Arrieta returned to Wrigley Field as a visitor on Monday night, making his first start against the Cubs since joining the Philadelphia Phillies last season. Ironically, Arrieta’s counterpart for the night was Yu Darvish, who ultimately replaced Arrieta in the Cubs starting rotation.

Despite now donning Phillies red, Cubs fans once again showed their love for Arrieta, giving him a lengthy standing ovation ahead of his first plate appearance. Darvish even stepped off the mound in respect for the moment.

“I loved it, absolutely loved it,” Cubs manager Joe Maddon said to reporters postgame. “[I’m] very happy that our fans would acknowledge him like that. Yu stepped away from the mound nicely. Jake deserved it.”

Arrieta tipped his helmet in appreciation for the crowd, taking in the moment for more than 30 seconds before stepping into the batter’s box. After the game, he told reporters that moment brought back memories of his time with the Cubs.

“That was something that really brought back great memories of getting that same sort of ovation pretty much on a nightly basis,” Arrieta said. “[I’m] very appreciative of that. I can’t say thank you enough to the city of Chicago, I really can’t.”

Arrieta took fans back to his Cubs tenure on Monday, throwing six innings of one run ball in the Phillies’ 5-4 10-inning win. Although the 33-year-old didn’t pick up the victory, he matched Darvish—who threw six innings of three-run ball—pitch by-pitch.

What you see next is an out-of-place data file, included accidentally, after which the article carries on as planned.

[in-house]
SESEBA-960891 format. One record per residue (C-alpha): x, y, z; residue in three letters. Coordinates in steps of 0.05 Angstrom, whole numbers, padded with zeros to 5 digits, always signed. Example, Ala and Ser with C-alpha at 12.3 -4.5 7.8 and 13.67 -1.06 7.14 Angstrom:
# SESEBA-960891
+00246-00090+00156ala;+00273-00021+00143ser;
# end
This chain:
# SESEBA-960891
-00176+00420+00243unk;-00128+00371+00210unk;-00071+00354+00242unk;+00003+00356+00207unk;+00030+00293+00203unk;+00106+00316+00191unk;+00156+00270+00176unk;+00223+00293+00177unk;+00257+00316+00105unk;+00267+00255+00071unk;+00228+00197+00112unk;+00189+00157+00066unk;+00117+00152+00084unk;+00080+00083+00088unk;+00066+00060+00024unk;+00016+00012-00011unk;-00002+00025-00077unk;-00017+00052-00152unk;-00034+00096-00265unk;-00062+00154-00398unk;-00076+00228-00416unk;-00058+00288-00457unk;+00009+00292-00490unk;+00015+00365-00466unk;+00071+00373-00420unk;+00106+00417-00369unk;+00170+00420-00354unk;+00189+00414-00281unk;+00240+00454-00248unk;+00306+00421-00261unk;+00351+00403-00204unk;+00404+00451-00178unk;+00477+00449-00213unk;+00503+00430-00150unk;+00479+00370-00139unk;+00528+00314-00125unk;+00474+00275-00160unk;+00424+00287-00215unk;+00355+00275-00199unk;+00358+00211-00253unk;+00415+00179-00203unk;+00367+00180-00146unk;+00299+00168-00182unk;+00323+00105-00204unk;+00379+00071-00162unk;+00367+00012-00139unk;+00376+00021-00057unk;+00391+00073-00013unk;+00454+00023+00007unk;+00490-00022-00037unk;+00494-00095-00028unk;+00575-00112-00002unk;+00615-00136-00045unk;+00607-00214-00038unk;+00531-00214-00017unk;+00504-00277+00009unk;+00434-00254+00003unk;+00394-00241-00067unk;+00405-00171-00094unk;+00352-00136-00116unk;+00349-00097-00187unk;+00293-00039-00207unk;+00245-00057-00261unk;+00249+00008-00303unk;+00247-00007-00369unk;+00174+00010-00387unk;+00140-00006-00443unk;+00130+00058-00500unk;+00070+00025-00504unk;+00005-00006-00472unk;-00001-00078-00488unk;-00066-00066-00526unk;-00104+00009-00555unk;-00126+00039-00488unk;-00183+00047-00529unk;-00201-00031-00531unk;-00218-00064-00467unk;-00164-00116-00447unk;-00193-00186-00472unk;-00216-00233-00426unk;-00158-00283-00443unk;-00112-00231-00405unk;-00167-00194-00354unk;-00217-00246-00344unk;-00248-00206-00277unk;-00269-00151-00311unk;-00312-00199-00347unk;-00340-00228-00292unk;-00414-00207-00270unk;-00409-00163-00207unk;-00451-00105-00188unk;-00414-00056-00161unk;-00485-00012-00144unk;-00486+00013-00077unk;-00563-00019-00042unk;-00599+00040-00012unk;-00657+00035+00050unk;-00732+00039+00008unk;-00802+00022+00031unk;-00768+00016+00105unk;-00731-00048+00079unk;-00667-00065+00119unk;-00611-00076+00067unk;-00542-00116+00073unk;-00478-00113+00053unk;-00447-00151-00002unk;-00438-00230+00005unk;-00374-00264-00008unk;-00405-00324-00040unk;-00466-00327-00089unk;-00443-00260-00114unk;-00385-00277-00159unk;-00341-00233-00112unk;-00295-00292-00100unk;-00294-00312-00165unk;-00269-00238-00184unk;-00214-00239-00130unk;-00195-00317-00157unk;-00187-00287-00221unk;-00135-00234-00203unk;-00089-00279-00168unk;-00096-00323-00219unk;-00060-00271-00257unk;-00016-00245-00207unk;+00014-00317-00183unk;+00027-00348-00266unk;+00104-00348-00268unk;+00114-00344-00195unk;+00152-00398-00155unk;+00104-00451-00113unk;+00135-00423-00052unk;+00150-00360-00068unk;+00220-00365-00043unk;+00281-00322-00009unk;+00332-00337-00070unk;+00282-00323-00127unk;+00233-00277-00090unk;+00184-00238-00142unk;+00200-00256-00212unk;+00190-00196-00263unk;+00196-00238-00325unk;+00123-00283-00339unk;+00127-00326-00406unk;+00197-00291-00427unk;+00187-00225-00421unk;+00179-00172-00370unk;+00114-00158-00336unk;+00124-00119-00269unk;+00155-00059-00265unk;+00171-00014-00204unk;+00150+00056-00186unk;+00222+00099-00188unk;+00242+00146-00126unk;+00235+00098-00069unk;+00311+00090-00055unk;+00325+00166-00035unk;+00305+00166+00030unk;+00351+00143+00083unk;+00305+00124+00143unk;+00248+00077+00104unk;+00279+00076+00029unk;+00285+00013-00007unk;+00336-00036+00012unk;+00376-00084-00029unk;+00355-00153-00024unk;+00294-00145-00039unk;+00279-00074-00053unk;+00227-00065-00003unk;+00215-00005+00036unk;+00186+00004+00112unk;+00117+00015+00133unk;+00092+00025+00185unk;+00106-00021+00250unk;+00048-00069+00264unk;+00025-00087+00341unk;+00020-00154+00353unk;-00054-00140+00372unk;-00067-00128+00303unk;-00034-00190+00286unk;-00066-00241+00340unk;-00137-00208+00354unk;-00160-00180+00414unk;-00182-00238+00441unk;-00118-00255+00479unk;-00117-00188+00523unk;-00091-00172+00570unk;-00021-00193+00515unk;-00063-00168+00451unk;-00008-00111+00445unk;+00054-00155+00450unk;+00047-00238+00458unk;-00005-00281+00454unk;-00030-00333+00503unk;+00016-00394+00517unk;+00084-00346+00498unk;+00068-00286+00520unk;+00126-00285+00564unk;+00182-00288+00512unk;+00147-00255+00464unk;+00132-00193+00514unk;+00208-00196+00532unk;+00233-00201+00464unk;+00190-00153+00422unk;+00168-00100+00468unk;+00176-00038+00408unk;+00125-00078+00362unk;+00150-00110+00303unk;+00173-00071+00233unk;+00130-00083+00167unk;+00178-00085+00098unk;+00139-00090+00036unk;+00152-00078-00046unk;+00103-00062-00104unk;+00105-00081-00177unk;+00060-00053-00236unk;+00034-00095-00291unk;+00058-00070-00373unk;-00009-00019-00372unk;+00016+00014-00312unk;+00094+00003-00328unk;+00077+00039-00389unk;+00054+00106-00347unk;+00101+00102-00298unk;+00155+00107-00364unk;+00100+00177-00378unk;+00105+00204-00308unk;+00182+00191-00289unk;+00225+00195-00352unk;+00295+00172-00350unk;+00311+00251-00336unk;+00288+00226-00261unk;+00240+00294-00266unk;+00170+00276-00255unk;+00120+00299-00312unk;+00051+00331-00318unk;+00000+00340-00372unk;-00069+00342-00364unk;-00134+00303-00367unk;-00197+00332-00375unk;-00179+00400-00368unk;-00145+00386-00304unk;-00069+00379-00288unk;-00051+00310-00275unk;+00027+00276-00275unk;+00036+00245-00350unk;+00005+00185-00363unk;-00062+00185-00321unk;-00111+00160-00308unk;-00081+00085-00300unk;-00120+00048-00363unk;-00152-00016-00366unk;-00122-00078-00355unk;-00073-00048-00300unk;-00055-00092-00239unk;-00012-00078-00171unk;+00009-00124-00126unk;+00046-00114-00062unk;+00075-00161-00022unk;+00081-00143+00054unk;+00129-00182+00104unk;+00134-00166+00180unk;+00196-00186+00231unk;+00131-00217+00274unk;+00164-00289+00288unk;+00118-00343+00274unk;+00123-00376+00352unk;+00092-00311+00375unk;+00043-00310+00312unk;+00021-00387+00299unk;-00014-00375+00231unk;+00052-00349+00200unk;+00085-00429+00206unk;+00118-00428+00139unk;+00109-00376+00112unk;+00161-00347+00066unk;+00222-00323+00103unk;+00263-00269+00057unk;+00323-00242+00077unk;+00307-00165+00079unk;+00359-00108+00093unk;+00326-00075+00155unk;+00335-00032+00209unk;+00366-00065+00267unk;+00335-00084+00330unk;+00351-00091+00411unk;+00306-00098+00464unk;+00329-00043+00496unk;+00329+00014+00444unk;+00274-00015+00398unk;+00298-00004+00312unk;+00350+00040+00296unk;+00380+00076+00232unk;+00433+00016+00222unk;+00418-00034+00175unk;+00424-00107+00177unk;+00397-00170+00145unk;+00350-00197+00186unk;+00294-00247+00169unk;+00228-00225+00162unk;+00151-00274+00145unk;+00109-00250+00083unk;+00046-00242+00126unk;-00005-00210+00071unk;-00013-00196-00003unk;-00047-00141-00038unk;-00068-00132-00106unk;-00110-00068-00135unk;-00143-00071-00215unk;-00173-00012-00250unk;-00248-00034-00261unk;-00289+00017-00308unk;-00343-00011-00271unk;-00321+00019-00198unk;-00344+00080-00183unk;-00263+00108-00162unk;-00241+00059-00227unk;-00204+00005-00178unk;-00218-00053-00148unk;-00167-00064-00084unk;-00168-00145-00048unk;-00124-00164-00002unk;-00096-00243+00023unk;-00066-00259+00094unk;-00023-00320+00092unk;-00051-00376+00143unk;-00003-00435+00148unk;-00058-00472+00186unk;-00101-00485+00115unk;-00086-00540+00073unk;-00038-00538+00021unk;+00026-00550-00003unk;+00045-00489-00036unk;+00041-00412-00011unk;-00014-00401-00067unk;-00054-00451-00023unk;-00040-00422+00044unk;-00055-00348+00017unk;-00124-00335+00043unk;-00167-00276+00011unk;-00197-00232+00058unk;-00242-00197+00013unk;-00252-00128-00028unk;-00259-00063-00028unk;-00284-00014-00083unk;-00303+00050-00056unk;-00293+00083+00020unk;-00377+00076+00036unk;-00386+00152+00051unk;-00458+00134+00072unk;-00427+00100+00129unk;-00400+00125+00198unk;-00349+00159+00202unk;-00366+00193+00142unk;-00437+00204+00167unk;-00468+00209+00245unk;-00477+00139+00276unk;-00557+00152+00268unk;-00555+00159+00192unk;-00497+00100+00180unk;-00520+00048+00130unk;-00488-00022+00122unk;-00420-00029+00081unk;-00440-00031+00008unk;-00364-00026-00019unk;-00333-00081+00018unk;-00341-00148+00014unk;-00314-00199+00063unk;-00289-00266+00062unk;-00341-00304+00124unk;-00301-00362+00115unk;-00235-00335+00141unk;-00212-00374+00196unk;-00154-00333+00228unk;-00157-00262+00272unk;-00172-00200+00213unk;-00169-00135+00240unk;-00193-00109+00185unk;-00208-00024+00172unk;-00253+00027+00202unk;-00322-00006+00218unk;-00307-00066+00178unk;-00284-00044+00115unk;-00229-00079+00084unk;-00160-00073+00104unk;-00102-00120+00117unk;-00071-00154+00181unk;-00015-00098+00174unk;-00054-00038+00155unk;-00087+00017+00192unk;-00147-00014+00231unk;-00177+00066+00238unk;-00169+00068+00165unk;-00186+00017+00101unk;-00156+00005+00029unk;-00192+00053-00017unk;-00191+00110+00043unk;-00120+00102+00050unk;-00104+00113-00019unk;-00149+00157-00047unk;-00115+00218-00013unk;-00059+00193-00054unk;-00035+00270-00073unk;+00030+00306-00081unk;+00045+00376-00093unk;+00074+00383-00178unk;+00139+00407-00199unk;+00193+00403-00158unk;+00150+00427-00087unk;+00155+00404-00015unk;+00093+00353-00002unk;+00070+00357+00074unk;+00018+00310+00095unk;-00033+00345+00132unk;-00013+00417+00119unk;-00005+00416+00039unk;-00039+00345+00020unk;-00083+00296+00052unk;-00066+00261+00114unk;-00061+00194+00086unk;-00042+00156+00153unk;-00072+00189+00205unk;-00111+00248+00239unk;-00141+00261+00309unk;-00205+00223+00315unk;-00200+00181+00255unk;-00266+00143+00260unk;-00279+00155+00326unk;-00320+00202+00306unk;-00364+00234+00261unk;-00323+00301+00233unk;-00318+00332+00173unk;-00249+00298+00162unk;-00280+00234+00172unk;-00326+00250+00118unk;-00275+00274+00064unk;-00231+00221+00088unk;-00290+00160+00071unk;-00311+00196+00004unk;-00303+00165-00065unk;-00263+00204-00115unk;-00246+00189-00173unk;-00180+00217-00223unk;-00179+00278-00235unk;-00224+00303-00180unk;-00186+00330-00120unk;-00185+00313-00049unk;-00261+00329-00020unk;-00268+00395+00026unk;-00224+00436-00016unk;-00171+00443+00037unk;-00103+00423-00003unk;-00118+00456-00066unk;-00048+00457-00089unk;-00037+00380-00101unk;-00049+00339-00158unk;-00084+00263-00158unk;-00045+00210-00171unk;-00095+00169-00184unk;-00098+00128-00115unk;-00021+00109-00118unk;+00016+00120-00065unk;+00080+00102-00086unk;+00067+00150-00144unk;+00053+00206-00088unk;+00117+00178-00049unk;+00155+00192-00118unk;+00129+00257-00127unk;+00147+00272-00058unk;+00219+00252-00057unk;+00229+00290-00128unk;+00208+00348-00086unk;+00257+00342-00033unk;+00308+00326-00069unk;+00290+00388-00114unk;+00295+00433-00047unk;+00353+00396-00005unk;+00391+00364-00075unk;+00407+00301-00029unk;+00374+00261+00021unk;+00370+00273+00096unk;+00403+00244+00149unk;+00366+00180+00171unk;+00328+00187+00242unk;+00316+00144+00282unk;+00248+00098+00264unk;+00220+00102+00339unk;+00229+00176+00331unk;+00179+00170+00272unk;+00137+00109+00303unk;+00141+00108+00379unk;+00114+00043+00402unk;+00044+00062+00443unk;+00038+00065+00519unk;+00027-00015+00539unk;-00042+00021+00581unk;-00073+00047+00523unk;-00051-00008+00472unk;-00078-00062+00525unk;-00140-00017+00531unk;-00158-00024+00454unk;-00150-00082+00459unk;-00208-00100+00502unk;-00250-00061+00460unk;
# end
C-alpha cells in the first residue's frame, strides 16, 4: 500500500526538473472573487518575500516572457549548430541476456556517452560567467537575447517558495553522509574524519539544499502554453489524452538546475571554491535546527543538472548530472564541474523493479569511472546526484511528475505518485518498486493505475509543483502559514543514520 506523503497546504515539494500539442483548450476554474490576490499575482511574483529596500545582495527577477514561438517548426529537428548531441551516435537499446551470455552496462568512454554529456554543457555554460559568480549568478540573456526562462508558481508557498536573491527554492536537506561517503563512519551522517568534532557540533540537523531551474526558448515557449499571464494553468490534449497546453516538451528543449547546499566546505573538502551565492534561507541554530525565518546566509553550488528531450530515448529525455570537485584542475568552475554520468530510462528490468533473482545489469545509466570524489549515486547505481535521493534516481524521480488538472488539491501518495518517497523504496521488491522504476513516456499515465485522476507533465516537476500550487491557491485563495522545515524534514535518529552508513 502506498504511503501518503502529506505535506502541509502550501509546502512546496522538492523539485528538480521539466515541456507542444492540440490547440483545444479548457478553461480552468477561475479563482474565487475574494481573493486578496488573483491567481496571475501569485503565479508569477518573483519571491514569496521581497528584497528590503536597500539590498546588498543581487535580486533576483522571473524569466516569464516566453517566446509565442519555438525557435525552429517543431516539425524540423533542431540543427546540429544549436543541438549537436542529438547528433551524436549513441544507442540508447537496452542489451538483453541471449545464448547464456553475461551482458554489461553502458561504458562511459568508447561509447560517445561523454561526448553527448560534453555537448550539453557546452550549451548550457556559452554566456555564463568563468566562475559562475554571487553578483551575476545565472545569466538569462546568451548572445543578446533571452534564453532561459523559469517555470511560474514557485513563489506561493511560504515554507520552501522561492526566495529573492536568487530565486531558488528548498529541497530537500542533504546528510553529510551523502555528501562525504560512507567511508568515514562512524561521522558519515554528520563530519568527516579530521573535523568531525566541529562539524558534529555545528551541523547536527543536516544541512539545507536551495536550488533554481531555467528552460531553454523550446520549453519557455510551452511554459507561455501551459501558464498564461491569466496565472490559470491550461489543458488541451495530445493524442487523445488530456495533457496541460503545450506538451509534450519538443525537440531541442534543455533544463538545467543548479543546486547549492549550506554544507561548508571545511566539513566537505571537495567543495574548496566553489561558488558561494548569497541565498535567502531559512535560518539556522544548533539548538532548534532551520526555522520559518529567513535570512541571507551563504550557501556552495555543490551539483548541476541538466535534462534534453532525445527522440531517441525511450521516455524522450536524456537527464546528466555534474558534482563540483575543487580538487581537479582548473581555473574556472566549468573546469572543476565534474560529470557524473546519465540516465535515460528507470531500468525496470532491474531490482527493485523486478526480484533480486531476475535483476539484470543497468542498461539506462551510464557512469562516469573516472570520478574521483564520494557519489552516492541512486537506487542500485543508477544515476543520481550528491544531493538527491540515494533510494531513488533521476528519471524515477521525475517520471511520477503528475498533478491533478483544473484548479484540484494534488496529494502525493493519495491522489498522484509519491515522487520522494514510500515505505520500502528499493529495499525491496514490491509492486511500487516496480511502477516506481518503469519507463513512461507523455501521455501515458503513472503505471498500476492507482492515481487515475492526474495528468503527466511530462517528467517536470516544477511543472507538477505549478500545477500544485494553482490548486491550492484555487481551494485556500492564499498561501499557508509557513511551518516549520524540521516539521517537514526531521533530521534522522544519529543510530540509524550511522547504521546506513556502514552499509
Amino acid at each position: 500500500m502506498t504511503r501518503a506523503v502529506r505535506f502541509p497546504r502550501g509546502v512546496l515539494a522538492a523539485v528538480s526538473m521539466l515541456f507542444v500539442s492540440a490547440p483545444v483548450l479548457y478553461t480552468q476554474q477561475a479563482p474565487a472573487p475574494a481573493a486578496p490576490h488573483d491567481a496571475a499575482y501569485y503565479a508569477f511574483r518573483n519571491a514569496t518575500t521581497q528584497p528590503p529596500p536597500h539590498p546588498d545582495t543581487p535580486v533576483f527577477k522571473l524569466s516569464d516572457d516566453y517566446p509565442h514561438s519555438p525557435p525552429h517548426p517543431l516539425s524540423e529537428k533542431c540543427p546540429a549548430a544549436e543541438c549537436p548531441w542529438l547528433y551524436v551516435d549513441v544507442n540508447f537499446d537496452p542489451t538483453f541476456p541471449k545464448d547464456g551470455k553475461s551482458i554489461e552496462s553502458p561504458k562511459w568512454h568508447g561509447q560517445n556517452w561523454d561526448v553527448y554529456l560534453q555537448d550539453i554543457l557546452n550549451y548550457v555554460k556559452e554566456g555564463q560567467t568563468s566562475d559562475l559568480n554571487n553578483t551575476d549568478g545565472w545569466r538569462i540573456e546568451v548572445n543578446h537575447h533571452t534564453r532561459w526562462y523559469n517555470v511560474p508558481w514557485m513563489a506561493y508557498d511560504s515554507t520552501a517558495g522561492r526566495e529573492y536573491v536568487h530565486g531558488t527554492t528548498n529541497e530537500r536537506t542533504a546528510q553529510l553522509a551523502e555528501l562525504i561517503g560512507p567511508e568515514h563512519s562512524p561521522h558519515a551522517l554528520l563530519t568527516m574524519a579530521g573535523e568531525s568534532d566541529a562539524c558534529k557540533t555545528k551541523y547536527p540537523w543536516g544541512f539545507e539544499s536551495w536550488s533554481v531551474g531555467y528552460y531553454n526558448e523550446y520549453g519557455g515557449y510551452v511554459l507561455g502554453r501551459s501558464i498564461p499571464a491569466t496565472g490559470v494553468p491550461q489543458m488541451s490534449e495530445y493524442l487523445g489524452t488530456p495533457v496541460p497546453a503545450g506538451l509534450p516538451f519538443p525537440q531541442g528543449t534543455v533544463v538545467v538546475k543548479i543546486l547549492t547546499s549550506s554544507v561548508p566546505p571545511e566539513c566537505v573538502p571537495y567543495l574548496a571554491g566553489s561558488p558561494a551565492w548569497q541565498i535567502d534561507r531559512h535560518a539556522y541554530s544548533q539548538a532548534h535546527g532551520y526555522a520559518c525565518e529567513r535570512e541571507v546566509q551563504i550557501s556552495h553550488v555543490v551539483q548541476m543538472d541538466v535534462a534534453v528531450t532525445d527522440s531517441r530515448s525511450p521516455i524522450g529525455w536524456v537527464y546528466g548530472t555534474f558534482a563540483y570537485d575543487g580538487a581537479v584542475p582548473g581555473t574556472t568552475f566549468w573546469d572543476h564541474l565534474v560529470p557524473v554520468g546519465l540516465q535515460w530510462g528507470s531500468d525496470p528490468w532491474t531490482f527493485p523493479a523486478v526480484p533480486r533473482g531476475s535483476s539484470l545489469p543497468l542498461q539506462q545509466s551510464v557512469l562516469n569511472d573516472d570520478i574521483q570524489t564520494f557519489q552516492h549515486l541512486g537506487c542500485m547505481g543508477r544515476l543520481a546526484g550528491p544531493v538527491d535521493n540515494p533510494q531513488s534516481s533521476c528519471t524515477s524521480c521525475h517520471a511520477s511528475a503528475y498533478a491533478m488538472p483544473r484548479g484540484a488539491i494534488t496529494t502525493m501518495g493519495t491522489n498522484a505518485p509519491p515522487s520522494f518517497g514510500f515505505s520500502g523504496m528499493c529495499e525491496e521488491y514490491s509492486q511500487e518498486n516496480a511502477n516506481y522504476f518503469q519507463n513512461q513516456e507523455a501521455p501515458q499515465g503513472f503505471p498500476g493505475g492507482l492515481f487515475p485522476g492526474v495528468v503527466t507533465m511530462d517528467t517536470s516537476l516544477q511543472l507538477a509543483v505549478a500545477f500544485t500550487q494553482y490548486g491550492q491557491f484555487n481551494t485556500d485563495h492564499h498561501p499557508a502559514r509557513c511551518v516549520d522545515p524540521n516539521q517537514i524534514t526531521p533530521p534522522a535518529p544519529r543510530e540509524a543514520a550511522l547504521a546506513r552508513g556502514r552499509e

Phillies manager Gabe Kapler noted how well Arrieta handled his emotions throughout the night.

“I thought he handled the emotions really well. I thought he was in control of the game even when we were down,” Kapler said to reporters. “He always maintained his poise and he just got stronger as the outing went on and that’s why we were able to have him take down the sixth inning for us.”

It’s well-documented how Arrieta’s career improved for the better after the Cubs acquired him in a trade with the Baltimore Orioles in July 2013. When the Cubs acquired him, Arrieta held a career 5.46 ERA in 69 games (63 starts). He finished his Cubs career with a 2.73 ERA in 128 regular season starts. He also won five postseason games with the Cubs, including Games 2 and 6 of the 2016 World Series.